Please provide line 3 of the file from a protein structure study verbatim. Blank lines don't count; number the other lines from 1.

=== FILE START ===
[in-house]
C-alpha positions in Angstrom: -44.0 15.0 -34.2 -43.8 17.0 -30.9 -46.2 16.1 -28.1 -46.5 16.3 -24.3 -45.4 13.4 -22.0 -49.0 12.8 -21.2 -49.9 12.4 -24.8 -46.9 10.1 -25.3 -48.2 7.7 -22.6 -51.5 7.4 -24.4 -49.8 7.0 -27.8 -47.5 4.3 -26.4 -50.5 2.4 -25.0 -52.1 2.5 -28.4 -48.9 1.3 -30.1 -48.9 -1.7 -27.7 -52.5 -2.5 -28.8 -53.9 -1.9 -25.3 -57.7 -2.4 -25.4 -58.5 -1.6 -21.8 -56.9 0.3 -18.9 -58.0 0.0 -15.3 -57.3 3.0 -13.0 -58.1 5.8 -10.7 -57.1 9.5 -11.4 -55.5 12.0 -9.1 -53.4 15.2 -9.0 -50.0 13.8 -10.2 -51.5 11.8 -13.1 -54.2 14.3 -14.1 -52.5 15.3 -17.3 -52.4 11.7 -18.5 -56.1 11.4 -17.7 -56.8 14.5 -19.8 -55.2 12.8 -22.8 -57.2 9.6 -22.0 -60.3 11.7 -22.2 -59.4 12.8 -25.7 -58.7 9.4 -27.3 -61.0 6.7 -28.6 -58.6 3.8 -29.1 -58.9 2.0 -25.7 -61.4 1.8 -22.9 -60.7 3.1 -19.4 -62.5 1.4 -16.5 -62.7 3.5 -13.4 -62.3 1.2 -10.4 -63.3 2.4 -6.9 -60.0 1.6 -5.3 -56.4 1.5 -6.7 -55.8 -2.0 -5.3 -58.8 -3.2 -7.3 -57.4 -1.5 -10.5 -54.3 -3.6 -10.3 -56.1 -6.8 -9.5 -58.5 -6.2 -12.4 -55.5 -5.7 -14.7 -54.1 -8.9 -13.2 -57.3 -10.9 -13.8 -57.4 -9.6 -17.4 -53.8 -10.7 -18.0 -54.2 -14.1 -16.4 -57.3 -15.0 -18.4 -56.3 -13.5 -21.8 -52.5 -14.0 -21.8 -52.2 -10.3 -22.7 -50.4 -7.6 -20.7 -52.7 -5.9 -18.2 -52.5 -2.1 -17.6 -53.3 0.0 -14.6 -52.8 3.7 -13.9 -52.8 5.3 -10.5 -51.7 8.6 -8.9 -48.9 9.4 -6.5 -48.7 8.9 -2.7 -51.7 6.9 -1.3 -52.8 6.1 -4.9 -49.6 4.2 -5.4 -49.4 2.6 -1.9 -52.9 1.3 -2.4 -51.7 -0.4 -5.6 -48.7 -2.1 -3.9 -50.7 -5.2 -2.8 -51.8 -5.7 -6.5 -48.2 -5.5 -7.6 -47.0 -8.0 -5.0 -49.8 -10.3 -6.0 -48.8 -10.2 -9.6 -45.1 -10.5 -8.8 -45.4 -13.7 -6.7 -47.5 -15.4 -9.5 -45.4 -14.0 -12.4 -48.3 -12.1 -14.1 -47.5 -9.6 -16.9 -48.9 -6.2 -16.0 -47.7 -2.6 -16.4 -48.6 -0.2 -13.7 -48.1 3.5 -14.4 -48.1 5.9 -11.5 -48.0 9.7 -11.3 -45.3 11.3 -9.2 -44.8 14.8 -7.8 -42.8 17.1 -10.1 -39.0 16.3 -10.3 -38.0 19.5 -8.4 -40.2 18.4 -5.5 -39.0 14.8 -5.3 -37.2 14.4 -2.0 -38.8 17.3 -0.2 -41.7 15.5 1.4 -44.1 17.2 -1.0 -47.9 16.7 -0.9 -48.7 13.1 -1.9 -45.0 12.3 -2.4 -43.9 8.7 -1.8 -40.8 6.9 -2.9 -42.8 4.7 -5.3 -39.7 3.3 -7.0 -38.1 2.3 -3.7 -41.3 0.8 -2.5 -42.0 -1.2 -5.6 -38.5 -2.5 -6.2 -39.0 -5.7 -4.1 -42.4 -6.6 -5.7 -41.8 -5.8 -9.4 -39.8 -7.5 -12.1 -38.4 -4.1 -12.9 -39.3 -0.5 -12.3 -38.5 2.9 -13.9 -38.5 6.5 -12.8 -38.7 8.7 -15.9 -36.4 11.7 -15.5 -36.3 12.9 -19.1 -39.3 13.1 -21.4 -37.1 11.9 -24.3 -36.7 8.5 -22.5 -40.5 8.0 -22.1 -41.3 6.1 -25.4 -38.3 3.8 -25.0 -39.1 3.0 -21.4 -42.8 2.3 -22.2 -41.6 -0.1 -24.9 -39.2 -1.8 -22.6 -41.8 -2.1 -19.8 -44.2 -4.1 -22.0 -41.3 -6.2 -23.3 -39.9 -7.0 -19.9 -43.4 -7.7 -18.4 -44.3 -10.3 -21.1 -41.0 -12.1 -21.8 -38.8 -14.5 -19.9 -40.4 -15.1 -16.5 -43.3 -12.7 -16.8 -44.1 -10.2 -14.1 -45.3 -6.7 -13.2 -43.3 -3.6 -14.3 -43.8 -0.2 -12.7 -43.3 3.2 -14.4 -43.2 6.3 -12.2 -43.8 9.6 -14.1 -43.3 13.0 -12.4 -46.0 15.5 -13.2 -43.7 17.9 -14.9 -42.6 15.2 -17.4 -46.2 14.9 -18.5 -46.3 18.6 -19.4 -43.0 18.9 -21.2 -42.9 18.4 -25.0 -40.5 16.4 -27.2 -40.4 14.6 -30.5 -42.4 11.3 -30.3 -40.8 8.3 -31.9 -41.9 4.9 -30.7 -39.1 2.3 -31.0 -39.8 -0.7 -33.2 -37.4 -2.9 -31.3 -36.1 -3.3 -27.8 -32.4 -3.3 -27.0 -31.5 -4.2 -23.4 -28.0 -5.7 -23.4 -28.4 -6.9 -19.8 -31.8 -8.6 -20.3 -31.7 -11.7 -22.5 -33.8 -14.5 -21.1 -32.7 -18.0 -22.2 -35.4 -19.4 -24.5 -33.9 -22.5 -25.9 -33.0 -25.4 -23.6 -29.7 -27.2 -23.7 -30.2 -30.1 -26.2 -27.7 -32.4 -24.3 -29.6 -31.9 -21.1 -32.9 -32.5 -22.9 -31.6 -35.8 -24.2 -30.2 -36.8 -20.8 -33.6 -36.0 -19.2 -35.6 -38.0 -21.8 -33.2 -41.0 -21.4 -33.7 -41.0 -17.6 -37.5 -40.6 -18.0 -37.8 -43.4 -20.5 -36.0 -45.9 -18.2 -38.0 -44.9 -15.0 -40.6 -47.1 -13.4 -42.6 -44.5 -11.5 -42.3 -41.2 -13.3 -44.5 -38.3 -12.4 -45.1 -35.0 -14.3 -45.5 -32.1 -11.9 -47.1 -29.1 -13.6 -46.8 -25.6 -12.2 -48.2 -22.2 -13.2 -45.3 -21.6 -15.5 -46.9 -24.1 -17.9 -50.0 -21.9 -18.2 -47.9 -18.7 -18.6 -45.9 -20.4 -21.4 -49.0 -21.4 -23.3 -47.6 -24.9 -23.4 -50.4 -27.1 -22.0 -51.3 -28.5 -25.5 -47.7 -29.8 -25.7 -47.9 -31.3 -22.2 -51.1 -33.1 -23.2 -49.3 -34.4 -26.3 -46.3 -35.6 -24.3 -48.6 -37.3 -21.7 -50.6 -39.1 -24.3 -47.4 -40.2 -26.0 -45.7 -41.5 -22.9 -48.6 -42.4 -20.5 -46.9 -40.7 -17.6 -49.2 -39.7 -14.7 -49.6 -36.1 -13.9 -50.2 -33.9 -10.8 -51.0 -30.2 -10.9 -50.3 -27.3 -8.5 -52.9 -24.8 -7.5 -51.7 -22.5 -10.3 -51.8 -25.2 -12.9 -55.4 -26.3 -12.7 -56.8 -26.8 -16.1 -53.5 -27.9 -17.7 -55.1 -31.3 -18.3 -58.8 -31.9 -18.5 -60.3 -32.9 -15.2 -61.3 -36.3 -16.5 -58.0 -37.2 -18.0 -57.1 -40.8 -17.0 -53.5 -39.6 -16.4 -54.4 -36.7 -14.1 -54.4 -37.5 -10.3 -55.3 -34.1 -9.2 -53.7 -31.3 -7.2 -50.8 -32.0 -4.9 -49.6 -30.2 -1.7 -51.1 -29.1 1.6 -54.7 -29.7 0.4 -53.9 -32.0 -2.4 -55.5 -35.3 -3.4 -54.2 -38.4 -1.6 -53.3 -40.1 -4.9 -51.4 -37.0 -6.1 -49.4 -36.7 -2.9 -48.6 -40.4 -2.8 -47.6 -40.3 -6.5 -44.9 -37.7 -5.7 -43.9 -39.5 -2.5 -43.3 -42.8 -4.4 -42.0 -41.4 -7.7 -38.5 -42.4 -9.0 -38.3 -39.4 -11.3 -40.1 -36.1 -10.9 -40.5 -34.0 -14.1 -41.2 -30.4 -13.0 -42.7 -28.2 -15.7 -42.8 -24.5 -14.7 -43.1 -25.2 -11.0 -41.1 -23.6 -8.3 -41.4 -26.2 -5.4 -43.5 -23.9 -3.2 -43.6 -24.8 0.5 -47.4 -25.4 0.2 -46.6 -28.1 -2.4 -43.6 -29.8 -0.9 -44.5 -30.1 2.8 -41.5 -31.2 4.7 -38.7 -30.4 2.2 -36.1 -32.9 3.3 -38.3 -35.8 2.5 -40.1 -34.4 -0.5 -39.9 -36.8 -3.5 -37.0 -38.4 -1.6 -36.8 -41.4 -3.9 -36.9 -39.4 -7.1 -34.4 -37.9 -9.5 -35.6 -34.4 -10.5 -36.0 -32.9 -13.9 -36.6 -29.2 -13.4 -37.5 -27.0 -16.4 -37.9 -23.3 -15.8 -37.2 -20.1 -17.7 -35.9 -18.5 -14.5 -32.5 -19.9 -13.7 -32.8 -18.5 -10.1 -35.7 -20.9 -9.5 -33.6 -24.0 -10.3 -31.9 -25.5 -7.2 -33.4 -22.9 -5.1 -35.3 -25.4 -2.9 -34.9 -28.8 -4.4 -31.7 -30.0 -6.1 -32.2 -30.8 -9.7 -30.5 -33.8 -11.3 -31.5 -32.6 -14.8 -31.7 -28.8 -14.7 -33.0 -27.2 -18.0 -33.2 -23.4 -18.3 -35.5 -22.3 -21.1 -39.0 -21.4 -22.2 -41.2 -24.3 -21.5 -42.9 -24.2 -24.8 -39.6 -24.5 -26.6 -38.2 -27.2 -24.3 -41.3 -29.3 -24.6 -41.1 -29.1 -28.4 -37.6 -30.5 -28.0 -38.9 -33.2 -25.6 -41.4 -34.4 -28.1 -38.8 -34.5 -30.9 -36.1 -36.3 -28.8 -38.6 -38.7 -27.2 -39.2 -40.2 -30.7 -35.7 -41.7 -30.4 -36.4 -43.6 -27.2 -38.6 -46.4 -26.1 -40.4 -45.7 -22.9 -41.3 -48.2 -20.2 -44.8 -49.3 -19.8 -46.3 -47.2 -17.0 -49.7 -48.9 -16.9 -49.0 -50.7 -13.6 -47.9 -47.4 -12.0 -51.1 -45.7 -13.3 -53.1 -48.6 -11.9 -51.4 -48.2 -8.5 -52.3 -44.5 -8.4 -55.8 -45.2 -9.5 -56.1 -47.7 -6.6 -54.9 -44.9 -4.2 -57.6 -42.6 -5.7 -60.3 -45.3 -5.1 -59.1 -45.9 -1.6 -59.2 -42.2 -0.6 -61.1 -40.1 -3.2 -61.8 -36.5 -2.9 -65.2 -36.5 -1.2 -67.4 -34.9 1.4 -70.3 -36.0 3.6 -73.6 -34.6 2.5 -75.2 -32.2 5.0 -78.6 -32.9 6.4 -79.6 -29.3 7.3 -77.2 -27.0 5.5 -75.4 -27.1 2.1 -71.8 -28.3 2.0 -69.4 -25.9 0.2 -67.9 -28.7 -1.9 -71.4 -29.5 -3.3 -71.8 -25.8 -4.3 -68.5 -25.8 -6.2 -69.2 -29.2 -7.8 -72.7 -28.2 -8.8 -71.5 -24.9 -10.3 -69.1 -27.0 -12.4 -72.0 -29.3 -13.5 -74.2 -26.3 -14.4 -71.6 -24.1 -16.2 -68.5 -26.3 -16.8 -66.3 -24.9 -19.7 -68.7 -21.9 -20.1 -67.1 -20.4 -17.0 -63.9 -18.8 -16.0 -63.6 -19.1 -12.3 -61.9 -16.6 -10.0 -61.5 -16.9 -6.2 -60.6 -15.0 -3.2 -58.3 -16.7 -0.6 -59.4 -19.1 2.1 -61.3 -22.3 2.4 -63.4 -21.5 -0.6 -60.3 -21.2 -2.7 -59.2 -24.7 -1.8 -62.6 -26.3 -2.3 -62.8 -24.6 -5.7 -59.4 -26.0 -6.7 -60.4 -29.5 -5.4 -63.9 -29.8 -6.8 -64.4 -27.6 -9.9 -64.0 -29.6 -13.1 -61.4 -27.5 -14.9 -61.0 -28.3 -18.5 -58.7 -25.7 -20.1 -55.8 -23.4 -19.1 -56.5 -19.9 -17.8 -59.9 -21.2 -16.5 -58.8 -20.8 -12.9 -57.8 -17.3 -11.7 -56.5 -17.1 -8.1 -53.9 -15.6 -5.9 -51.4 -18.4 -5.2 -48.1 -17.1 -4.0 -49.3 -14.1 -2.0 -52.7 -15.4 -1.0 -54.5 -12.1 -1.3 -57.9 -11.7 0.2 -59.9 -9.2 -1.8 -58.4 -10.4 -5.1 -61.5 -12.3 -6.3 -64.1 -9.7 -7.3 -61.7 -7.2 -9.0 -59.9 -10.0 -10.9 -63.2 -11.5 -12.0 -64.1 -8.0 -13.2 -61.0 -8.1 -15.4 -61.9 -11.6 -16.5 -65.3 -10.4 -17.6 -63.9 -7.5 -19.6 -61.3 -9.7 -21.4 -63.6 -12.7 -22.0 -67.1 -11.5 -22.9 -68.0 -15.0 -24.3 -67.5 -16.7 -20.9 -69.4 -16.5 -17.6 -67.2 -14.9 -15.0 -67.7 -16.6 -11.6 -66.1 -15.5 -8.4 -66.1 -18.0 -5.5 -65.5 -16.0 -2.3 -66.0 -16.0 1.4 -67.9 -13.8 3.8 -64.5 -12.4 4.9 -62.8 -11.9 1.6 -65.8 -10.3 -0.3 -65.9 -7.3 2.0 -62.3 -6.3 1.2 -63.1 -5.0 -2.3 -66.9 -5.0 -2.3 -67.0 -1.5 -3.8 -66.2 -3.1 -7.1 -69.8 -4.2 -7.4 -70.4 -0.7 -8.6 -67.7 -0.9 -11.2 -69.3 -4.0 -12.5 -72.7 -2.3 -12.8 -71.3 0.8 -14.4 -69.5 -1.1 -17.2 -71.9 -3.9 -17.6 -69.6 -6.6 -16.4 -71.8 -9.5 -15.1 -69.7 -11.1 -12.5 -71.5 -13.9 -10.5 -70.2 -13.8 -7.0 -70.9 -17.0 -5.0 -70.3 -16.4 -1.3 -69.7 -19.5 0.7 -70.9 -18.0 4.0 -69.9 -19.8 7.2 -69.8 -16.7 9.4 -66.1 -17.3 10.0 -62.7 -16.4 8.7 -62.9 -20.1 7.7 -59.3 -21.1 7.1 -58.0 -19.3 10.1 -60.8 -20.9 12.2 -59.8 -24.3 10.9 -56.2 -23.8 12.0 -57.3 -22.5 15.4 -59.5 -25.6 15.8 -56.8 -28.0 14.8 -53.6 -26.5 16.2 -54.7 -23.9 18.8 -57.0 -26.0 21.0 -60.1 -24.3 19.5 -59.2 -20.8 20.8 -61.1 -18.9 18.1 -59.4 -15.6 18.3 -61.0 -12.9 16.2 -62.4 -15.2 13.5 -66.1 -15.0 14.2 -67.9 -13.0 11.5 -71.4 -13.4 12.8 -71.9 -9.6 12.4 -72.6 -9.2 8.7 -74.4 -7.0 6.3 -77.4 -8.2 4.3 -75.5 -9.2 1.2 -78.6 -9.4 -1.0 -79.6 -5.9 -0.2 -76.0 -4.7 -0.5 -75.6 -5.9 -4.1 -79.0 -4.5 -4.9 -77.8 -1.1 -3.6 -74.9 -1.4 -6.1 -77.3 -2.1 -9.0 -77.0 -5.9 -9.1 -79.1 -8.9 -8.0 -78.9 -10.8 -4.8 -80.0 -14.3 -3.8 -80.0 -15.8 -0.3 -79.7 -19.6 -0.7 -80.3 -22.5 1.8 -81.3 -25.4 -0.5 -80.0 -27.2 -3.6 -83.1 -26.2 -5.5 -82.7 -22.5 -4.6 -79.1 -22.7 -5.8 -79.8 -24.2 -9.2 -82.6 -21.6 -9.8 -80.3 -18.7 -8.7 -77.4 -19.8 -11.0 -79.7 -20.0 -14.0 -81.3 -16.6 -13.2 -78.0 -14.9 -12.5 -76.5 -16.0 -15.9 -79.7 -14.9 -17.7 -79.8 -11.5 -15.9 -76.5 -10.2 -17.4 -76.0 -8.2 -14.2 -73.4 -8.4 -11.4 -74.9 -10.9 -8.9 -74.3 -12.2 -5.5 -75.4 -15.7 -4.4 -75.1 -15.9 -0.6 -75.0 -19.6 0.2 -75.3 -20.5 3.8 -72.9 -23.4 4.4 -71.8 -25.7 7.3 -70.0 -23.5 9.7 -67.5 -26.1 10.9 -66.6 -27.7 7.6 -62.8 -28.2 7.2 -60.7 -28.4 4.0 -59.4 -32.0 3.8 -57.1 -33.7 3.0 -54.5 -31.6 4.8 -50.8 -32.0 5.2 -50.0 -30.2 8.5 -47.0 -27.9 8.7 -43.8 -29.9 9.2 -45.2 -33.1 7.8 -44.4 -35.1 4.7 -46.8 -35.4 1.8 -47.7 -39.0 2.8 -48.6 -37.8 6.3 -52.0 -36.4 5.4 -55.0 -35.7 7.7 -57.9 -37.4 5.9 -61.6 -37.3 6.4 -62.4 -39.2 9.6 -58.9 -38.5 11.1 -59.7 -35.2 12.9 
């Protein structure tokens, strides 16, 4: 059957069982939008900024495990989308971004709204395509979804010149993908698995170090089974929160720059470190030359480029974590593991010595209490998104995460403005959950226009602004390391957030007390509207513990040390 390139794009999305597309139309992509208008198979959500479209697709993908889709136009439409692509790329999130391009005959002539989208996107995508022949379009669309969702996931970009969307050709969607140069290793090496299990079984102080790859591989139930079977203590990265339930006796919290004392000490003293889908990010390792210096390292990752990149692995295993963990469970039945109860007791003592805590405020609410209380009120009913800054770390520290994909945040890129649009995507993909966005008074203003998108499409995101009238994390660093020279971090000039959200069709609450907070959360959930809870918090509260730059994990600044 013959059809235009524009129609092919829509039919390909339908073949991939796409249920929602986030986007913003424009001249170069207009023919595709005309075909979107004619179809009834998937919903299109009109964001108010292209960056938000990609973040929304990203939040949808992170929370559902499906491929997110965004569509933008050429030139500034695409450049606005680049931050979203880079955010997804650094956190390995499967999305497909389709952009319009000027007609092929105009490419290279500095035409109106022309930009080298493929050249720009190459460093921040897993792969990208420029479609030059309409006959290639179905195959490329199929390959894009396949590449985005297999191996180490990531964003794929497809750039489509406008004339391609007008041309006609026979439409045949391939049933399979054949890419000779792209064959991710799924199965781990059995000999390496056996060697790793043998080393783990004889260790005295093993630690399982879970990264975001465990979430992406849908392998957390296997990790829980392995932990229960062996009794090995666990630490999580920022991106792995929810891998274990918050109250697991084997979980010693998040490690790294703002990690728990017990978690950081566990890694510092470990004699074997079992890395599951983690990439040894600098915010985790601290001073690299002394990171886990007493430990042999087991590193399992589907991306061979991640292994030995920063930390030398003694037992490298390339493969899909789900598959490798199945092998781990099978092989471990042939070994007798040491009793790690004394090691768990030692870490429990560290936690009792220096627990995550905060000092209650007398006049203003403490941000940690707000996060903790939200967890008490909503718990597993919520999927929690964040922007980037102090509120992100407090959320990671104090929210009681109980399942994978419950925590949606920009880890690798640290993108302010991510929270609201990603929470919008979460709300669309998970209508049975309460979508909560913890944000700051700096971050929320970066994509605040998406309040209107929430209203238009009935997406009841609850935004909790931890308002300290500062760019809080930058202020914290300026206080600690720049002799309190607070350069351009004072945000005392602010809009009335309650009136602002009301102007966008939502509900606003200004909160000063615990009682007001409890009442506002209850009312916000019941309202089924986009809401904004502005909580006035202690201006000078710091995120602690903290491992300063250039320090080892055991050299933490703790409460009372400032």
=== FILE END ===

């Protein structure tokens, strides 16, 4: 059957069982939008900024495990989308971004709204395509979804010149993908698995170090089974929160720059470190030359480029974590593991010595209490998104995460403005959950226009602004390391957030007390509207513990040390 390139794009999305597309139309992509208008198979959500479209697709993908889709136009439409692509790329999130391009005959002539989208996107995508022949379009669309969702996931970009969307050709969607140069290793090496299990079984102080790859591989139930079977203590990265339930006796919290004392000490003293889908990010390792210096390292990752990149692995295993963990469970039945109860007791003592805590405020609410209380009120009913800054770390520290994909945040890129649009995507993909966005008074203003998108499409995101009238994390660093020279971090000039959200069709609450907070959360959930809870918090509260730059994990600044 013959059809235009524009129609092919829509039919390909339908073949991939796409249920929602986030986007913003424009001249170069207009023919595709005309075909979107004619179809009834998937919903299109009109964001108010292209960056938000990609973040929304990203939040949808992170929370559902499906491929997110965004569509933008050429030139500034695409450049606005680049931050979203880079955010997804650094956190390995499967999305497909389709952009319009000027007609092929105009490419290279500095035409109106022309930009080298493929050249720009190459460093921040897993792969990208420029479609030059309409006959290639179905195959490329199929390959894009396949590449985005297999191996180490990531964003794929497809750039489509406008004339391609007008041309006609026979439409045949391939049933399979054949890419000779792209064959991710799924199965781990059995000999390496056996060697790793043998080393783990004889260790005295093993630690399982879970990264975001465990979430992406849908392998957390296997990790829980392995932990229960062996009794090995666990630490999580920022991106792995929810891998274990918050109250697991084997979980010693998040490690790294703002990690728990017990978690950081566990890694510092470990004699074997079992890395599951983690990439040894600098915010985790601290001073690299002394990171886990007493430990042999087991590193399992589907991306061979991640292994030995920063930390030398003694037992490298390339493969899909789900598959490798199945092998781990099978092989471990042939070994007798040491009793790690004394090691768990030692870490429990560290936690009792220096627990995550905060000092209650007398006049203003403490941000940690707000996060903790939200967890008490909503718990597993919520999927929690964040922007980037102090509120992100407090959320990671104090929210009681109980399942994978419950925590949606920009880890690798640290993108302010991510929270609201990603929470919008979460709300669309998970209508049975309460979508909560913890944000700051700096971050929320970066994509605040998406309040209107929430209203238009009935997406009841609850935004909790931890308002300290500062760019809080930058202020914290300026206080600690720049002799309190607070350069351009004072945000005392602010809009009335309650009136602002009301102007966008939502509900606003200004909160000063615990009682007001409890009442506002209850009312916000019941309202089924986009809401904004502005909580006035202690201006000078710091995120602690903290491992300063250039320090080892055991050299933490703790409460009372400032």